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Virginia Commonwealth University 

Winter 1985 









Men 's Basketball 

February 21: Western Kentucky 


February 23: Memphis State 


February 25: Old Dominion 


March 1-3: Sun Belt Tournament 


Ail home games are held in the 

Richmond Coliseum starting at 

8 pm. 

Women 's Basketball 
February 21: James Madison 

February 23: Wake Forest 

February 25: Virginia Tech 

February 28: Randolph-Macon 

March 2: North Carolina- 
Charlotte (home) 
March 7-9: Sun Belt Tournament 

All home gomes are held in the 
Franklin Street Gym starting at 
7:30 pm. 

IVIen's and Women's Swimming 
February 19-23: Seahawk 
Invitational Swimming and Diving 
Championship (Wilmington, 
North Carolina) 
February 27, 28; March 1, 2: 
Regional Swimming and Diving 
Championship (TBA) 
March 12-16: NCAA II Women's 
Swimming and Diving Champi- 
onship (North Dakota) 
March 20-23: NCAA I Men's 
Swimming and Diving Champi- 
onship (Austin, Texas) 


The 1985 baseball season begins 
February 22. Forty-nine games 
are slated, with the season 
ending May 1. For information 
and a schedule, contact the 
Athletics Department. 

For tickets and more injarmation about 
winter and spring 5port5, contact the 
AtWetics Department, 819 West 
Franklin Street, Richmond. VA 
23284-0001,- (804) 257-lRAM. 


April 12-13: VCU Student/Faculty 
Concert. Empire Theater, 118 
West Brood Street. General 
admission: $3; resetvations: 
Department of Dance and 
Choreography, 1315 Floyd 
Avenue, Richmond, VA 23284- 
0001; (804) 257-1711. 


May 31-June 22, 1985: Russia 
and China, sponsored by the 
Department of History and 
Geography Cost is S3, 700. 
Registration and payment 
deadline is April 15,1985. 
June 2-26, 1985: Art History in 
Paris, sponsored by the Depart- 
ment of Art History. Cost is $1 ,585. 
Registration and payment 
deadline is April 15, 1985. For 
additional information, contact 
the Department of Art History at 
(804) 257-1064. 

July 1-30, 1985: Italy, sponsored 
by the Department of Foreign 
Languages. Cost is S670, not 
including air fare. For additional 
information, contact the Depart- 
ment of Foreign Languages at 
(804) 257-1397. 

July 7-August 2, 1985: Austria, 
sponsored jointly by the Depart- 
ment of Foreign Languages and 
the University of Klagenfurt, 
Austria. Cost is S770, not includ- 
ing air fare. For additional 
information, contact the Depart- 
ment of Foreign Languages at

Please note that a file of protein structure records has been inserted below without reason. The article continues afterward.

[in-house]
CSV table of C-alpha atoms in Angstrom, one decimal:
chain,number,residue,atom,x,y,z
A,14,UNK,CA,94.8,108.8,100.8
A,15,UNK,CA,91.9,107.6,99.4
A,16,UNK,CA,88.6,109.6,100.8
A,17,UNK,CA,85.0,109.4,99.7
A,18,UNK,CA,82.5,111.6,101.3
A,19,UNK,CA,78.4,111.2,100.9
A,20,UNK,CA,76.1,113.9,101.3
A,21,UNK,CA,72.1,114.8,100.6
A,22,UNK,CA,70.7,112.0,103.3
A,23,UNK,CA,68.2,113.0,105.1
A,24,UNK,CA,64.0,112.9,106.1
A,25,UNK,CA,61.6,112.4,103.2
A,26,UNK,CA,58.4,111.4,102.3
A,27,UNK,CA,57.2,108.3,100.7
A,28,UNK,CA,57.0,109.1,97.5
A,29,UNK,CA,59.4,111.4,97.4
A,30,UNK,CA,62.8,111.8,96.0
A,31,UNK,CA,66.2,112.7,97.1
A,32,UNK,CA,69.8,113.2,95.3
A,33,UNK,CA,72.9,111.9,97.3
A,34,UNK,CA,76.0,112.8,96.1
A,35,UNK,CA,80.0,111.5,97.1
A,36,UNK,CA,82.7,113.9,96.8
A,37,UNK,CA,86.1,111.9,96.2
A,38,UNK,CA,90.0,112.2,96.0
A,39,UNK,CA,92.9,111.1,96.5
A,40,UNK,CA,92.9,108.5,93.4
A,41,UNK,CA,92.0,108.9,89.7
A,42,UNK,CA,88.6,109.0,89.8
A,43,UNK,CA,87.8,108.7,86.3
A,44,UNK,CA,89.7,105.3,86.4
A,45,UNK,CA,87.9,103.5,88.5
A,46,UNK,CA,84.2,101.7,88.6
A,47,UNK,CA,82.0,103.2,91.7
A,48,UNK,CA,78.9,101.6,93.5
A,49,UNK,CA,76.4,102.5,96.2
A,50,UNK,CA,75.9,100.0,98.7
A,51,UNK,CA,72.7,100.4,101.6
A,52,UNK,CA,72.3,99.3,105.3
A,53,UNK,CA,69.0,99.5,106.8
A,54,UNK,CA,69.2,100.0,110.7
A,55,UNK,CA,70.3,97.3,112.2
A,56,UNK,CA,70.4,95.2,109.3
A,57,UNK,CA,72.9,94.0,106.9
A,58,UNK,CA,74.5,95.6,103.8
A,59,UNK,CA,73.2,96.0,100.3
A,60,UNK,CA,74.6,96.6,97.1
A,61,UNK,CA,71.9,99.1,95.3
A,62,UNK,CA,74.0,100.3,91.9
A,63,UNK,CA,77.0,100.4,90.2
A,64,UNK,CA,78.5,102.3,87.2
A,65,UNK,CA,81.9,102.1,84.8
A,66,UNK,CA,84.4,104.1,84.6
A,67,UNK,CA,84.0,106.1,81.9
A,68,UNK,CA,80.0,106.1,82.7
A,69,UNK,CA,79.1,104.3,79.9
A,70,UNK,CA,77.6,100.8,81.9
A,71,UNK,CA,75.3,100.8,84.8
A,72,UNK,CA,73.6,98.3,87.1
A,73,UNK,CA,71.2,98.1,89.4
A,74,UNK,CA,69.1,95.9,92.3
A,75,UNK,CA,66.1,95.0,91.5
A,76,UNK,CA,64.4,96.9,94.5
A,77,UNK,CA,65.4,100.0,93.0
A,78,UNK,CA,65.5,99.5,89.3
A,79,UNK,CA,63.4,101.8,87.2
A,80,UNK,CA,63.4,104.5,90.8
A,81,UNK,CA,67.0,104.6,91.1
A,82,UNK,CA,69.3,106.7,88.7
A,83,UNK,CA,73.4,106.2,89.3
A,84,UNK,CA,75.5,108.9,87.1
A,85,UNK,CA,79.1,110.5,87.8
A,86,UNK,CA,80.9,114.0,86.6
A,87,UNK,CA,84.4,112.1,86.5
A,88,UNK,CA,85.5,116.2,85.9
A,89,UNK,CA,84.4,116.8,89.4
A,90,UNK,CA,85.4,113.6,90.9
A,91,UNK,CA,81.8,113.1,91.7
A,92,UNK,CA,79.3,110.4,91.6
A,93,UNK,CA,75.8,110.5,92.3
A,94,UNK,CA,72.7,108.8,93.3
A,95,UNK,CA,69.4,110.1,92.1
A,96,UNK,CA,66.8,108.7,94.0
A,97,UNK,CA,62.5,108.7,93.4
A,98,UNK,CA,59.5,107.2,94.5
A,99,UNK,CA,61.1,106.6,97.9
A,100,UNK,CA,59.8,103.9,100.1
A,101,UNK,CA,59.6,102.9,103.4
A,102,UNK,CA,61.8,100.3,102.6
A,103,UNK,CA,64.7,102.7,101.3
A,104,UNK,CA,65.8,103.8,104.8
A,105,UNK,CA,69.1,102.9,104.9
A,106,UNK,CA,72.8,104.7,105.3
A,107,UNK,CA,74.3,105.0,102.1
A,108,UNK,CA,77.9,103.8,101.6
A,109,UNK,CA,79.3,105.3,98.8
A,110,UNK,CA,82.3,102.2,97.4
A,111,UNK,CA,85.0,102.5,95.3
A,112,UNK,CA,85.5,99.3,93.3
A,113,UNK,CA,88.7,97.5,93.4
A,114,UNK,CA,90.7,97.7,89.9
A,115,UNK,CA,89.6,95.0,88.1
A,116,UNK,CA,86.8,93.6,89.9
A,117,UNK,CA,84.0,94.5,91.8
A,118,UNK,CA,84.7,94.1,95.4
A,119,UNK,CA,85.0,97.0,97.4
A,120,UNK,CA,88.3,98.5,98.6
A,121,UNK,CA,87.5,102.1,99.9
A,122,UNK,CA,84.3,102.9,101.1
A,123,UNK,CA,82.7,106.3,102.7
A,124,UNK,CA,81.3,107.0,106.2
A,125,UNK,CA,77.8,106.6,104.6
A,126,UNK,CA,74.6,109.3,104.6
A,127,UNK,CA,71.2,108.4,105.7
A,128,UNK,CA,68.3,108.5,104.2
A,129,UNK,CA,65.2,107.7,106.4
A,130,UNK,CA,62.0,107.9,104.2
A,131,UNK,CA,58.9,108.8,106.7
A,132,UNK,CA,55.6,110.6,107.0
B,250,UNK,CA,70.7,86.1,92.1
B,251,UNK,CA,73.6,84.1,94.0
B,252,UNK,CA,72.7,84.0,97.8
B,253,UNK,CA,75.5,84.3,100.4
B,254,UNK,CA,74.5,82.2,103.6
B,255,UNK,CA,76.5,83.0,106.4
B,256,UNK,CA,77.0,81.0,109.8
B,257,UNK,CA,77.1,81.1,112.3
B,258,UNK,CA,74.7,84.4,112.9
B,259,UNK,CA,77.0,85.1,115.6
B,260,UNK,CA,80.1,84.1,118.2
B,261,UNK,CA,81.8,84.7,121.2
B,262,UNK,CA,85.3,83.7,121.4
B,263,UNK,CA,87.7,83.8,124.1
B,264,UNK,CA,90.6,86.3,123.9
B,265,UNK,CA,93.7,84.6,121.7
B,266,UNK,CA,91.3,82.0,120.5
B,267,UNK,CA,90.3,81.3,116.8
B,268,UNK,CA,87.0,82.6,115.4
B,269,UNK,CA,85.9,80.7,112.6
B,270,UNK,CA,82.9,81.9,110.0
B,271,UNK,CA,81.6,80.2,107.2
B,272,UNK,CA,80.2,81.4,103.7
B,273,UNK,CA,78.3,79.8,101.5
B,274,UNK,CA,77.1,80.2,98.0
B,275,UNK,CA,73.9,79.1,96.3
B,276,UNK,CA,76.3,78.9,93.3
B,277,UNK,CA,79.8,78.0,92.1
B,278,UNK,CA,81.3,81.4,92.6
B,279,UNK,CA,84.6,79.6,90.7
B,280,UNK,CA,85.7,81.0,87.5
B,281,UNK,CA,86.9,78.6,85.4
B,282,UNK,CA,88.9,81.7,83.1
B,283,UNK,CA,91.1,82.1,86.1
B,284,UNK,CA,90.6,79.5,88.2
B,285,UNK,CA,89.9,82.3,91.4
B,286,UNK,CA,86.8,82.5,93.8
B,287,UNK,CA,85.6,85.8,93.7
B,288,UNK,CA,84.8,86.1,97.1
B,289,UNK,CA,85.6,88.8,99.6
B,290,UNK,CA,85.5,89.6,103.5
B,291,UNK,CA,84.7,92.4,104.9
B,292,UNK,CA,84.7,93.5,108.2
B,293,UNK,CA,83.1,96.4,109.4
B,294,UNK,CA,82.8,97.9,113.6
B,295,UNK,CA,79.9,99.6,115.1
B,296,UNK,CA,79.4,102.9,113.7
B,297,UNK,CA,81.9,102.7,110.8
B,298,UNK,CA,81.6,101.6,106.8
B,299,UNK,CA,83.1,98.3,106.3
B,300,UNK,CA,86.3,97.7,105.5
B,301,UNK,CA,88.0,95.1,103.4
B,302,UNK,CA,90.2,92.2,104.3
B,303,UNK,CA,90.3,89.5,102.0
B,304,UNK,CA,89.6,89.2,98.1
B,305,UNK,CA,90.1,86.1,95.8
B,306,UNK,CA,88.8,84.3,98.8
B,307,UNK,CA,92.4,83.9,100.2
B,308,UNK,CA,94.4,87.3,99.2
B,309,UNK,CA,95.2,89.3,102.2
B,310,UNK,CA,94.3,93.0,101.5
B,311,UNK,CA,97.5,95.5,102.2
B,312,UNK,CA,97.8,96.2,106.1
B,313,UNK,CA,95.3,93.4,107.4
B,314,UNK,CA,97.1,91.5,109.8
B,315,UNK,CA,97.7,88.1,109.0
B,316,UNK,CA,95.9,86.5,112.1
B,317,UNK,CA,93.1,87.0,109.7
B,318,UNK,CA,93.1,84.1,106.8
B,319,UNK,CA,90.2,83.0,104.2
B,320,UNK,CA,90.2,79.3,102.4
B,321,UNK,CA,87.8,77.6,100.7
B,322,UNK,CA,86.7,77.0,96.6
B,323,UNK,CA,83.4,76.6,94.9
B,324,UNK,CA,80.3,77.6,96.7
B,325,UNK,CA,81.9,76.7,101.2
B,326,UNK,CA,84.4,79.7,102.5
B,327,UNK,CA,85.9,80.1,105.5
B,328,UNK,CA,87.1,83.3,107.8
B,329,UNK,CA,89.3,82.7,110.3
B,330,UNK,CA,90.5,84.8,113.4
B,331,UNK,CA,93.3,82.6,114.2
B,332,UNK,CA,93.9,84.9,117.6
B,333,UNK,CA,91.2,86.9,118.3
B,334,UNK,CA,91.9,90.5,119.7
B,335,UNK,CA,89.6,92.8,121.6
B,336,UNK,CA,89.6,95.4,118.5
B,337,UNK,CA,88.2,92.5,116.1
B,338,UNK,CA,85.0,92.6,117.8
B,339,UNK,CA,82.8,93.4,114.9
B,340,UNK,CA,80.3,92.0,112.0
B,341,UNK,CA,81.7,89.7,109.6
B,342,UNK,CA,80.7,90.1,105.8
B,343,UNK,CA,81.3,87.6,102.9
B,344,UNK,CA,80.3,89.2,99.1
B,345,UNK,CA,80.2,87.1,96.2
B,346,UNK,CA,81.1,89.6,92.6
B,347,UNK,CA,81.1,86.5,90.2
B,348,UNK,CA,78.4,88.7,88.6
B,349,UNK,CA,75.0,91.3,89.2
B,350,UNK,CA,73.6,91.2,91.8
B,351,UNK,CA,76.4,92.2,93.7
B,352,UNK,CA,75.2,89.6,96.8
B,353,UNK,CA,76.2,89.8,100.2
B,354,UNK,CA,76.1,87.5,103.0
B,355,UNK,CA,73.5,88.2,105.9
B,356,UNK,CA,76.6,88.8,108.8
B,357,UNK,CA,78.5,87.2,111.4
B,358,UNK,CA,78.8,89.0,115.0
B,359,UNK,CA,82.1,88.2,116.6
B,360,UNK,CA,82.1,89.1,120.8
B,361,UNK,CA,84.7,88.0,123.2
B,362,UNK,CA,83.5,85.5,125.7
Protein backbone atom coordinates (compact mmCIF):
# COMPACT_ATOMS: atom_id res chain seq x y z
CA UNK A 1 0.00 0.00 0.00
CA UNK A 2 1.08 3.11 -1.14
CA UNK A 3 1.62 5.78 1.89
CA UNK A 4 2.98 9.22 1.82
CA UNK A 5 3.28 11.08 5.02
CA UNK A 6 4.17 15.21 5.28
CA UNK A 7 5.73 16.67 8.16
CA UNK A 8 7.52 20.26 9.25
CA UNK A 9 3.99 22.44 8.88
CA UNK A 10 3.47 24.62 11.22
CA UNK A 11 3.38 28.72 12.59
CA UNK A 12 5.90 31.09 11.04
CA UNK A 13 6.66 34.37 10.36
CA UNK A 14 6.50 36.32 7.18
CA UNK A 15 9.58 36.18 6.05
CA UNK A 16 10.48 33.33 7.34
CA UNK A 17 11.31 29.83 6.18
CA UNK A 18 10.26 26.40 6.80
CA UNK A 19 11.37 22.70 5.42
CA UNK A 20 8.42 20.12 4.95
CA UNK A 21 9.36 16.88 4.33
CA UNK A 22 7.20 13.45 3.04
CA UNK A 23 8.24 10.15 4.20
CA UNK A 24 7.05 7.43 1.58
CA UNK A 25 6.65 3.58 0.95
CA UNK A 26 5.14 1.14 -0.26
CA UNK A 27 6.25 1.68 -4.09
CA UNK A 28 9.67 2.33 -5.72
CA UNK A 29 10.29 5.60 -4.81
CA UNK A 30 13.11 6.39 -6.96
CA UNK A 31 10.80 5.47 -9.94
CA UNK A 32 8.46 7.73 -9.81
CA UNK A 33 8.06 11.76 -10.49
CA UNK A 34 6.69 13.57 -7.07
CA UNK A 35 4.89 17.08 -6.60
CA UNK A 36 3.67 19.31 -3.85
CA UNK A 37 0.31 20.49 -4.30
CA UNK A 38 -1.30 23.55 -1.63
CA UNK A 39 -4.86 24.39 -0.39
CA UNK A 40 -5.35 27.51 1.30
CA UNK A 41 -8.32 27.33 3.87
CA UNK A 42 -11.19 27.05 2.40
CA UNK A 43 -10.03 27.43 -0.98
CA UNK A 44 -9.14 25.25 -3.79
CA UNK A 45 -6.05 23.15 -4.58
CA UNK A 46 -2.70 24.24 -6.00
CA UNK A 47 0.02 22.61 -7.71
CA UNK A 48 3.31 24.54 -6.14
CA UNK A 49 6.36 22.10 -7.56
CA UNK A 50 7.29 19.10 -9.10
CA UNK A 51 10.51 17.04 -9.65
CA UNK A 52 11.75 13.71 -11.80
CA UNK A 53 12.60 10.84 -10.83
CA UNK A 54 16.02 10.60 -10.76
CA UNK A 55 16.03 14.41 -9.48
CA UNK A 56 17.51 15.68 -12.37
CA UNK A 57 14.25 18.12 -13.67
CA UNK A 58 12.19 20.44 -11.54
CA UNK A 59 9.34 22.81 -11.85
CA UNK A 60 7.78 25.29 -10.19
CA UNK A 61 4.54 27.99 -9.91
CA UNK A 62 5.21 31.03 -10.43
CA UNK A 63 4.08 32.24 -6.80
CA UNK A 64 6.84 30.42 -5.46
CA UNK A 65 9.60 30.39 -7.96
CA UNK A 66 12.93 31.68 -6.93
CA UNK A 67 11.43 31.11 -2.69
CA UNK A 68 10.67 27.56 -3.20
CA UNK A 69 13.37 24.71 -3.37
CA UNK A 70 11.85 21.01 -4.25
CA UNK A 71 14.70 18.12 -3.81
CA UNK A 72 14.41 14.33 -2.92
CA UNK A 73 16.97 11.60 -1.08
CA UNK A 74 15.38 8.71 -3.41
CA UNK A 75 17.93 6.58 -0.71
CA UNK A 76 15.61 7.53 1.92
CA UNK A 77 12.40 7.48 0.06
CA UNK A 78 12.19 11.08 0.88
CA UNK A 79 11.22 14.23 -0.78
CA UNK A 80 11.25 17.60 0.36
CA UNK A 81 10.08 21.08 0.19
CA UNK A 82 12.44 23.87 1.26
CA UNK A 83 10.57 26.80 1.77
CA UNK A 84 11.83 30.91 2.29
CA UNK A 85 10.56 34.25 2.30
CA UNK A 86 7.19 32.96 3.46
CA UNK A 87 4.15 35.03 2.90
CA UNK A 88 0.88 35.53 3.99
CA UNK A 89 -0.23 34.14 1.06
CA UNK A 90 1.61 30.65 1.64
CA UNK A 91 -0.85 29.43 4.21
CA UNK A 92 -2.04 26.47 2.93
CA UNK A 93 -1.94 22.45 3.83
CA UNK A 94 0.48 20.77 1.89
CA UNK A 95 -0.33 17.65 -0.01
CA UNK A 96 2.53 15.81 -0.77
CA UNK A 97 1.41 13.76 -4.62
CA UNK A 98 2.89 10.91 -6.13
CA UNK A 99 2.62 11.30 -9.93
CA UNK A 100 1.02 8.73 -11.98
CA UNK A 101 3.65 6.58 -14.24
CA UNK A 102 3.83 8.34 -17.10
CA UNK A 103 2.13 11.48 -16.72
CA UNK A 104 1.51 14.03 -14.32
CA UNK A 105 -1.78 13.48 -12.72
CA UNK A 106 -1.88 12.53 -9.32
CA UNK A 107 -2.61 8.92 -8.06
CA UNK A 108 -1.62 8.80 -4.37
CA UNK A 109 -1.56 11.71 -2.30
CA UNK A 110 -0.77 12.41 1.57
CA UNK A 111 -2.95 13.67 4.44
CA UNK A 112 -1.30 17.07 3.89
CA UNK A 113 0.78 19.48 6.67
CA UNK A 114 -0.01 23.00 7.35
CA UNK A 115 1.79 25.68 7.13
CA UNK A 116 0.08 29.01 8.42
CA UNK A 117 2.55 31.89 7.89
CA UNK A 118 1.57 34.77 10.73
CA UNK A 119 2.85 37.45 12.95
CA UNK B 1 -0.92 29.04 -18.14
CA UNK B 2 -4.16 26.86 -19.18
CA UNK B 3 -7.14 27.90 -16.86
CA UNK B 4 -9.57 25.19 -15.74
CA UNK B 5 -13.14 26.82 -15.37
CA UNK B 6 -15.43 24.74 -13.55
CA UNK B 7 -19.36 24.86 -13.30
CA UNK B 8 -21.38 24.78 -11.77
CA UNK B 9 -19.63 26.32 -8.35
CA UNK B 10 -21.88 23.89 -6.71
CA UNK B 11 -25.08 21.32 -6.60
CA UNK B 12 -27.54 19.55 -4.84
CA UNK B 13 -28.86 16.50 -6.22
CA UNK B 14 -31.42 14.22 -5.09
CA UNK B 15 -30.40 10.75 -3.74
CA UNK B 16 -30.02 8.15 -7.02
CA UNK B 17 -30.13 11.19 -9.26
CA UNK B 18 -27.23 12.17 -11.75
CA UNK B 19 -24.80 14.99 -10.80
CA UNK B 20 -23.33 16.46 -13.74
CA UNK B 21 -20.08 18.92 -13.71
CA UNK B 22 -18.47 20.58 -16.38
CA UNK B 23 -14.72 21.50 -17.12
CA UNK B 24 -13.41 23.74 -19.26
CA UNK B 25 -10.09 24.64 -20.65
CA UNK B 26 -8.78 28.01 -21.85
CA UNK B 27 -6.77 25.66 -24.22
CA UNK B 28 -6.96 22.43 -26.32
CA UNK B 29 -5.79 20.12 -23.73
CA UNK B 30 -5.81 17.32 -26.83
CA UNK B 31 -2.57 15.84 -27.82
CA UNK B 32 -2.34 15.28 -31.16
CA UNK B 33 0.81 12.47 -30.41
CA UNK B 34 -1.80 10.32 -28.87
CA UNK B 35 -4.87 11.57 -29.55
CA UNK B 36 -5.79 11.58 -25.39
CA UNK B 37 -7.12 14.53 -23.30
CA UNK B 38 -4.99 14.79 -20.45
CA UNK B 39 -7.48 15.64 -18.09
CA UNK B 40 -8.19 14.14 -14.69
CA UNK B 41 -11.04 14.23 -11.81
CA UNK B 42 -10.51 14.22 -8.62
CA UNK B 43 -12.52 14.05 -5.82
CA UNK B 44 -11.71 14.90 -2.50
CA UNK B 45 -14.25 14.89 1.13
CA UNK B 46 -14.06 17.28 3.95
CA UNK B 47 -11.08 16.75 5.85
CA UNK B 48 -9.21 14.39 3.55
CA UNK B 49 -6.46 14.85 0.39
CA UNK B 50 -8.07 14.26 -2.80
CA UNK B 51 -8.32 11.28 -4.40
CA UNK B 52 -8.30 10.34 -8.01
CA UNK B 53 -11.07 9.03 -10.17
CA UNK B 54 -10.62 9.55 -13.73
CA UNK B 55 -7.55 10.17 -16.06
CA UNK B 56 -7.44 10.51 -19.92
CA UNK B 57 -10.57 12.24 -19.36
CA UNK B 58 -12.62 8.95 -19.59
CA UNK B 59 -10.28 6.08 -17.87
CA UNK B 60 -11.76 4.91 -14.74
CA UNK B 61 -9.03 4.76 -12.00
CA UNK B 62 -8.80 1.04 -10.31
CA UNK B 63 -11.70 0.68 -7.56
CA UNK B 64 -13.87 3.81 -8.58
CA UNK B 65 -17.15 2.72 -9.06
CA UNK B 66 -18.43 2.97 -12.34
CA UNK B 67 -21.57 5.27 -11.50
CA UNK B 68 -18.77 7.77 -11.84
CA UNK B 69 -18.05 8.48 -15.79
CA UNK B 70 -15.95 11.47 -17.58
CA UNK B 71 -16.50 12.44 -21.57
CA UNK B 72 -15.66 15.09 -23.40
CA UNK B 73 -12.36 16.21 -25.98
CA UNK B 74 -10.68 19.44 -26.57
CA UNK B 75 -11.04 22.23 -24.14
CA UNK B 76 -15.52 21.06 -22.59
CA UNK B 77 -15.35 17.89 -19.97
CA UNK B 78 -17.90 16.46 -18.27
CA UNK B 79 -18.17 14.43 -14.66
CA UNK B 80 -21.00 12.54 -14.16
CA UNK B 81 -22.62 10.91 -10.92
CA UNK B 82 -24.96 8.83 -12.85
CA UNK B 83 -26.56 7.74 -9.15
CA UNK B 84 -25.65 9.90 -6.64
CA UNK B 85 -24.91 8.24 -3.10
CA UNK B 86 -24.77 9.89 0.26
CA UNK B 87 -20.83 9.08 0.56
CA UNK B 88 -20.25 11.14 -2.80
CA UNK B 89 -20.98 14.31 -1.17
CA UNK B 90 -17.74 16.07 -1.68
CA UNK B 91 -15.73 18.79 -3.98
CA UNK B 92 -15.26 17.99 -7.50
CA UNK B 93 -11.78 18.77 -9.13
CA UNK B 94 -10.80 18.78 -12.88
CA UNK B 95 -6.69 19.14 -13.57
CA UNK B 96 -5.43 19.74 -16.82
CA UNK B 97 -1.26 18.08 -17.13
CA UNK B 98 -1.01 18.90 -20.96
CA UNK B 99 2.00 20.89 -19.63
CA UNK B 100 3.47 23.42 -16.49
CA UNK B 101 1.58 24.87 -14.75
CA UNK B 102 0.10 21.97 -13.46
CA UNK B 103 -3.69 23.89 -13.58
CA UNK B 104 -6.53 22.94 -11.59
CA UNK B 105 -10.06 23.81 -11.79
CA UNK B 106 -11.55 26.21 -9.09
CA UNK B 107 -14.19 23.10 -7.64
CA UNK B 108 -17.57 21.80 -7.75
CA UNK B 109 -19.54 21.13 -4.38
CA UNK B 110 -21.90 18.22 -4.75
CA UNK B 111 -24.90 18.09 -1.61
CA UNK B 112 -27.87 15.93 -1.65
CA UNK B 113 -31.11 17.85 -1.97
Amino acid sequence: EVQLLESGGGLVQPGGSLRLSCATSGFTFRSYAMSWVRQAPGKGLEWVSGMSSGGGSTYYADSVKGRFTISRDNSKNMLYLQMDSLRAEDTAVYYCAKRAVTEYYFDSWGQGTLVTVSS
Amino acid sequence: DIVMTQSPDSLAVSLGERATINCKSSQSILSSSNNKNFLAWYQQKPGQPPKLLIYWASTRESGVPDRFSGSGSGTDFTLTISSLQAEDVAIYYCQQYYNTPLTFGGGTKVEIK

(804) 257-1397. 

All international study tours are 
cospunsored by the Division of Continu- 
ing Studies and Pubhc Service. To 
register for these trips and to find out 
about other study-abroad opportunities 
for a semester or a year, contact the 
International StitJies Coordinator. 301 
West Franklm Street. Richmond, VA 
2i220; (804) 786-0342. 


February 26, 27; April 23, 24: 

Improving Written Communica- 
tions in Business. Registration fee 
is S295 and includes instructional 
materials and lunch and coffee 
breaks. Lodging is not included. 
For more information about the 
workshop and lodging accom- 
modations, or to register, contact 
the Management Center, School 
of Business, 1015 Floyd Avenue, 
Richmond, VA 23284-0001; 
(804) 257-1279. 


1984-85 Terrace Concert Series 
All concerts are held at the VCU 
Performing Arts Center, 922 Pork 
Avenue, 8 pm. The Terrace 
Concert Series is sponsored by 
the Department of Music, School 
of the Arts, and the John F. 
Kennedy Center for the Perform- 
ing Arts. The series is supported 
by the CSX Corporation. 

February 20: The Brandenburg 


March 10: The American Brass 


April 1 : Claudine Carlson, 


May 1: Young-Uck Kim, violinist; 

Peter Serkin, pianist 

May 5: Lucy Shelton, soprano; 

Eliot Fisk, guitar; David Jolley, 

horn; Lambert Orkis, piano 

Continental Classics: Live from 


A simulcast production over 

public television and public 

radio throughout Virginia, live 

from the VCU Performing Arts 

Center, 8 pm. 

March 23: Faculty Artists 

April 20: Choral Group 

Conducted Ensemble Series 

VCU Performing Arts Center, 

8 pm 

February 23: Symphonic Band 

March 8-9: VCU Opera 


March 5: Concert Band 

March 22: Collegium Musicum 

April 2: VCU Symphony 

April 12: VCU Symphony 

April 13: Madrigalist 

April 17: Percussion Ensemble 

April 19: Jazz Orchestra I 

April 20: Choral Group 

April 26: Jazz Orchestra II 

April 28: Choral Arts Society 

May 4: VCU Symphony 

VCU Jazz VI Series 

Empire Theater, 118 West Brood 

Street, 8 pm 

March 22: Chick Corea and 

Gary Burton 

April 19: Frank Foster and the 

VCU Jazz Orchestra I 

For tickets and more information about 
these and other concerts, c<mtact the 
Department of Music, School of the 
Arts. 922 Park At'cnue, Ric/imond, \'A 
232S4-O001: (804) 257-6046. 


March 18-May 6: Watercolor 

March 19-April 23: Basic 
Darkroom; Planning Your Finan- 
cial Security; Progressing as a 

March 19-May 7: Writing the 
First Novel 

March 19-May 21: Equitation 
and Horsemanship (Session I) 
March 20-April 24: Calligraphy 
March 20-May 8: The Crown of 
St. Edward: English and British 
Dynasties; Oriental Painting 

March 21-May 2: Calligraphy 
March 21-May 9: Writing and 
Selling the Magazine Article; 
Understanding the Stock Market 
March 21-May 16: Speaking in 

March 23: Basic Introduction to 

March 23-May 11: Photogra-